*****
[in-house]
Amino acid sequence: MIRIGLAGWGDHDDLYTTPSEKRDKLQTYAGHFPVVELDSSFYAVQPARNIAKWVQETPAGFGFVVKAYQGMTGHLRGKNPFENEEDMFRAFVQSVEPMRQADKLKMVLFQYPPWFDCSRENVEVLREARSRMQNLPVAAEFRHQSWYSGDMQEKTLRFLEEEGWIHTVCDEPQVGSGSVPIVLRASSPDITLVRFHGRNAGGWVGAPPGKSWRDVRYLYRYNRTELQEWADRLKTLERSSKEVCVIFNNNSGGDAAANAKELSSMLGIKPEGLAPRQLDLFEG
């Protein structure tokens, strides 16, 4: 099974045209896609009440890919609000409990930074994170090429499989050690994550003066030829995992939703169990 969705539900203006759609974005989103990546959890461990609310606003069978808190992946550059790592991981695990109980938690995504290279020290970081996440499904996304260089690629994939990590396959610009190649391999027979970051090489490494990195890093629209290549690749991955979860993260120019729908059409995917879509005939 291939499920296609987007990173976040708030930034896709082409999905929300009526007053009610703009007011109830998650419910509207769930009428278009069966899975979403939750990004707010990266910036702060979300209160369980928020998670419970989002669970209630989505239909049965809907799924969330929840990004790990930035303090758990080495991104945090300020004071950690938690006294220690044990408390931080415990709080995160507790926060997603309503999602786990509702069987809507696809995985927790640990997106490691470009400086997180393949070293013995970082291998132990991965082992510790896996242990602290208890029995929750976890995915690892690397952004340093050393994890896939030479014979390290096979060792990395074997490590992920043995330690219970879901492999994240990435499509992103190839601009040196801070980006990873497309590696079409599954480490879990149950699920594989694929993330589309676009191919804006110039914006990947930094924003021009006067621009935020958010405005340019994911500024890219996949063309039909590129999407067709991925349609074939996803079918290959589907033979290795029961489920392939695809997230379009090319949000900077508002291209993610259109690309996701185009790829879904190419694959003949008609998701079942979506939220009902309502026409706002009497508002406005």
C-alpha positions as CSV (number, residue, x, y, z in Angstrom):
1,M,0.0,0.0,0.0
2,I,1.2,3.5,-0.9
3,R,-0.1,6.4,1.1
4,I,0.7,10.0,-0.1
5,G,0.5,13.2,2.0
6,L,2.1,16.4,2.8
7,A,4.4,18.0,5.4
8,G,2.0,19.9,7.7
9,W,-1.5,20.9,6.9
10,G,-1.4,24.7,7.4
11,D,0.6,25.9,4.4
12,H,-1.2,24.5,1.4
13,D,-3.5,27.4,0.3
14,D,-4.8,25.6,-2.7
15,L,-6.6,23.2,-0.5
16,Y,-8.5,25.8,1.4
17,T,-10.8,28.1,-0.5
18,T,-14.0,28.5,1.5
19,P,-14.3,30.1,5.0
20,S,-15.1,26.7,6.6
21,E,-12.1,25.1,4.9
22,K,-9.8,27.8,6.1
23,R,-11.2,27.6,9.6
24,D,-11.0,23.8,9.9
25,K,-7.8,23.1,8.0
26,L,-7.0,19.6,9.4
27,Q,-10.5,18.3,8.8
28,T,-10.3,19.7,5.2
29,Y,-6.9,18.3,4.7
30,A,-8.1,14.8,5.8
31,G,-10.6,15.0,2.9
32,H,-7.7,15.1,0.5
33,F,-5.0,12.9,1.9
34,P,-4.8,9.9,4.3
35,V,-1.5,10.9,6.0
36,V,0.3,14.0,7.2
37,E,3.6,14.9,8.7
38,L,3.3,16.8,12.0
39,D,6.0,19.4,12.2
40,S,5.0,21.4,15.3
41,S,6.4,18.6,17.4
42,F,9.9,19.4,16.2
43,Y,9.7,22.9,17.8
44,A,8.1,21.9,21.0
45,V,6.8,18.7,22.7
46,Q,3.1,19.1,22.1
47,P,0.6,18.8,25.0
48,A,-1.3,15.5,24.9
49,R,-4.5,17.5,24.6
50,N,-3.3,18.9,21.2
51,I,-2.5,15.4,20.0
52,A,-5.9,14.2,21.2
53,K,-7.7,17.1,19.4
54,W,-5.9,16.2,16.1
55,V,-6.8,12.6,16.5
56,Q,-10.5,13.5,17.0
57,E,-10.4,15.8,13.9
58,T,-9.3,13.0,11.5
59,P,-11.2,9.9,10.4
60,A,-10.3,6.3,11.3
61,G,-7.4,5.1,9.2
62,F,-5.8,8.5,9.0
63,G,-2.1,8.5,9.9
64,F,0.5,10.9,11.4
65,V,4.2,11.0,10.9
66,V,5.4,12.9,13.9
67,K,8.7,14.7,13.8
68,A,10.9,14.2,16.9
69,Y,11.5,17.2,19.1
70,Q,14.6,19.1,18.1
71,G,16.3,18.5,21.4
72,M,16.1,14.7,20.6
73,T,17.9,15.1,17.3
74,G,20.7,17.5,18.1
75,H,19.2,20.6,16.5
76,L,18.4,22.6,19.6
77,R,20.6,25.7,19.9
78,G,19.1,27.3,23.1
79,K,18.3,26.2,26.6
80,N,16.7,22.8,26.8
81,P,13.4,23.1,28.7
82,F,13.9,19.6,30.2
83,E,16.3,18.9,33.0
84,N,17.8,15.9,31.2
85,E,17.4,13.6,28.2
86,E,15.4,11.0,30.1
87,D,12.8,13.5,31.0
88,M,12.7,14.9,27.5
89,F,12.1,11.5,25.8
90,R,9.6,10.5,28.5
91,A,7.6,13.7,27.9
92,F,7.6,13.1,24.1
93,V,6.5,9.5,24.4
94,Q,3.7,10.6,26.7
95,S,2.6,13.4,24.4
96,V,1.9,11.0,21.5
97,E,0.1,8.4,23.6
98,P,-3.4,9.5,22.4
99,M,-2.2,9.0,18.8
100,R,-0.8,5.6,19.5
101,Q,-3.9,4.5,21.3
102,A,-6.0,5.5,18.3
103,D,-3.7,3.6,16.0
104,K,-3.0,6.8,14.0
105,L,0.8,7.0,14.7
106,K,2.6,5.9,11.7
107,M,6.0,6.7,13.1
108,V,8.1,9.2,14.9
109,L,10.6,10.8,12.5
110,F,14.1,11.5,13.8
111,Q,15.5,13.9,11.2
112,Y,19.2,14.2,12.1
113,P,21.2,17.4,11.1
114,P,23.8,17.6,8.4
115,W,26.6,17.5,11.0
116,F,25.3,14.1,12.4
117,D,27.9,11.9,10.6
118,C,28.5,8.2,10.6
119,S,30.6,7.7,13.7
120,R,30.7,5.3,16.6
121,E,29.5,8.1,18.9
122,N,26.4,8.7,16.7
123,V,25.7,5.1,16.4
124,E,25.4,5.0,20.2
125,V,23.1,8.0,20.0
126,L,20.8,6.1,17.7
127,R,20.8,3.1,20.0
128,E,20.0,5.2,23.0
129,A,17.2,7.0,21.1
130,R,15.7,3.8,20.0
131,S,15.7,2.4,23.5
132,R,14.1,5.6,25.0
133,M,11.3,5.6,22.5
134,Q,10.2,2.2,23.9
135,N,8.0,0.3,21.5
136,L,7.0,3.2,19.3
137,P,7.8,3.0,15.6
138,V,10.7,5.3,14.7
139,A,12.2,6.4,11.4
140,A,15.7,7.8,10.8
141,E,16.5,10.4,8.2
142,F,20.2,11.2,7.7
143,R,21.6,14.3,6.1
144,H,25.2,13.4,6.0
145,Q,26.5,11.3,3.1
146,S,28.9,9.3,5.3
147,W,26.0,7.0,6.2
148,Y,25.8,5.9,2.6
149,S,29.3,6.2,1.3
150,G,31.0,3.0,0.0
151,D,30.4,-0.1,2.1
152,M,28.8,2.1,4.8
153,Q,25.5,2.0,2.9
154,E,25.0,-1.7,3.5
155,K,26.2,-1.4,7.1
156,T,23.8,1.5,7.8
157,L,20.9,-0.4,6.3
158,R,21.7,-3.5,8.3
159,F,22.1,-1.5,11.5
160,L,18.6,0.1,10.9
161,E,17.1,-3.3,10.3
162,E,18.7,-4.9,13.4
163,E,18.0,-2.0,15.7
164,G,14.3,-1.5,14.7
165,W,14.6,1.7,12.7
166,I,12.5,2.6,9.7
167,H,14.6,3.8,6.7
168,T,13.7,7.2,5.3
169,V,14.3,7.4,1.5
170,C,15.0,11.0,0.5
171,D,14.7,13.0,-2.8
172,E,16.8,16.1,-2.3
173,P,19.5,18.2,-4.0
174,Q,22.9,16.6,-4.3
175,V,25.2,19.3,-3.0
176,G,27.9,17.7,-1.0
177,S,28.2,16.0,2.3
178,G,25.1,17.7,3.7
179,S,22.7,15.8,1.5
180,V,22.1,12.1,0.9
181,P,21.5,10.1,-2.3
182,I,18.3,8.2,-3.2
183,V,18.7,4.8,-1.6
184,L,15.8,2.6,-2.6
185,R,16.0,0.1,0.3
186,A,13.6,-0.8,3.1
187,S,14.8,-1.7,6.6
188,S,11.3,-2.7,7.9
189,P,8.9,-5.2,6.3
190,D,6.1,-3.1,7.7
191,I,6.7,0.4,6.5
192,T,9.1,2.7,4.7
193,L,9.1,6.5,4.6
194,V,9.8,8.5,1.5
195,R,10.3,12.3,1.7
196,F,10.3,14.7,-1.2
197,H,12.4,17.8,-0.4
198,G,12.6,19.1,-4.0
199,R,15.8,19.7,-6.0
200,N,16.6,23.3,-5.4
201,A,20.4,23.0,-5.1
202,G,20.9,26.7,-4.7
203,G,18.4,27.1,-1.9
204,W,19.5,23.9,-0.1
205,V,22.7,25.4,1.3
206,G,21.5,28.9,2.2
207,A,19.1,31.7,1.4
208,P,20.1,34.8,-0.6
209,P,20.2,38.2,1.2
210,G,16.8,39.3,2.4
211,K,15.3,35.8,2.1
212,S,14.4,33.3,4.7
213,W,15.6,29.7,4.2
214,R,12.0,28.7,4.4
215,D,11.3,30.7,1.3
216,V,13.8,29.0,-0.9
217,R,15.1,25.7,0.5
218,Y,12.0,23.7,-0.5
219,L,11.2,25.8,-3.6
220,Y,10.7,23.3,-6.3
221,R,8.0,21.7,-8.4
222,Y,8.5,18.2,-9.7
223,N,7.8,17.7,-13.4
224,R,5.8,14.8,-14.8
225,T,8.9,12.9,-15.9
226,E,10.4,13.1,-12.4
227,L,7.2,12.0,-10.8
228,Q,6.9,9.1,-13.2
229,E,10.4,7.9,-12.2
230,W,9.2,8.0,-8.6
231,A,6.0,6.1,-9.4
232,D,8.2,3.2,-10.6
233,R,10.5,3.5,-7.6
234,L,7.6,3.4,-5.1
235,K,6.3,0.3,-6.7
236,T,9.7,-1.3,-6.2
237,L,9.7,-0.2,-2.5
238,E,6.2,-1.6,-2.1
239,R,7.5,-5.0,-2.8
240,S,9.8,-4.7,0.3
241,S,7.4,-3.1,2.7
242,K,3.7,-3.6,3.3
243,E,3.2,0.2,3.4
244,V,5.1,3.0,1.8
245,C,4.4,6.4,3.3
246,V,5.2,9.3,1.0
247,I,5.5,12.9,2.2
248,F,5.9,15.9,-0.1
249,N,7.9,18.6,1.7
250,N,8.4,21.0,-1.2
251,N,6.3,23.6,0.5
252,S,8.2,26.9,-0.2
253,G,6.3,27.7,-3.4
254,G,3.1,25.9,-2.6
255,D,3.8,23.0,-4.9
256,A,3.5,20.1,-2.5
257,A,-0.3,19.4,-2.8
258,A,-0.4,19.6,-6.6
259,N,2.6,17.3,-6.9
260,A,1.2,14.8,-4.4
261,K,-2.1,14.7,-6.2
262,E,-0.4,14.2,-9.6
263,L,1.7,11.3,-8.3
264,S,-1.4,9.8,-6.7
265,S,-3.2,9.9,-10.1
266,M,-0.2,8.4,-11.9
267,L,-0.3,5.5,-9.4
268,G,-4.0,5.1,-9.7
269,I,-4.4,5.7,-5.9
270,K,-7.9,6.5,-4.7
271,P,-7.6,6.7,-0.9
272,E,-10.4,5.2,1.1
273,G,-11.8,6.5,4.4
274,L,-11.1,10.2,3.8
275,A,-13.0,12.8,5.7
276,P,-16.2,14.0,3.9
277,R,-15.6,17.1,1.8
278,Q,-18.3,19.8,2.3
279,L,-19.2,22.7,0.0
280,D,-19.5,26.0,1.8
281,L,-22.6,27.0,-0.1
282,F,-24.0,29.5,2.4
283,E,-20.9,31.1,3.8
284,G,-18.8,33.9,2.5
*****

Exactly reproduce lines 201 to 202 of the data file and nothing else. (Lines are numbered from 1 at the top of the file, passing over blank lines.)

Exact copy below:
197,H,12.4,17.8,-0.4
198,G,12.6,19.1,-4.0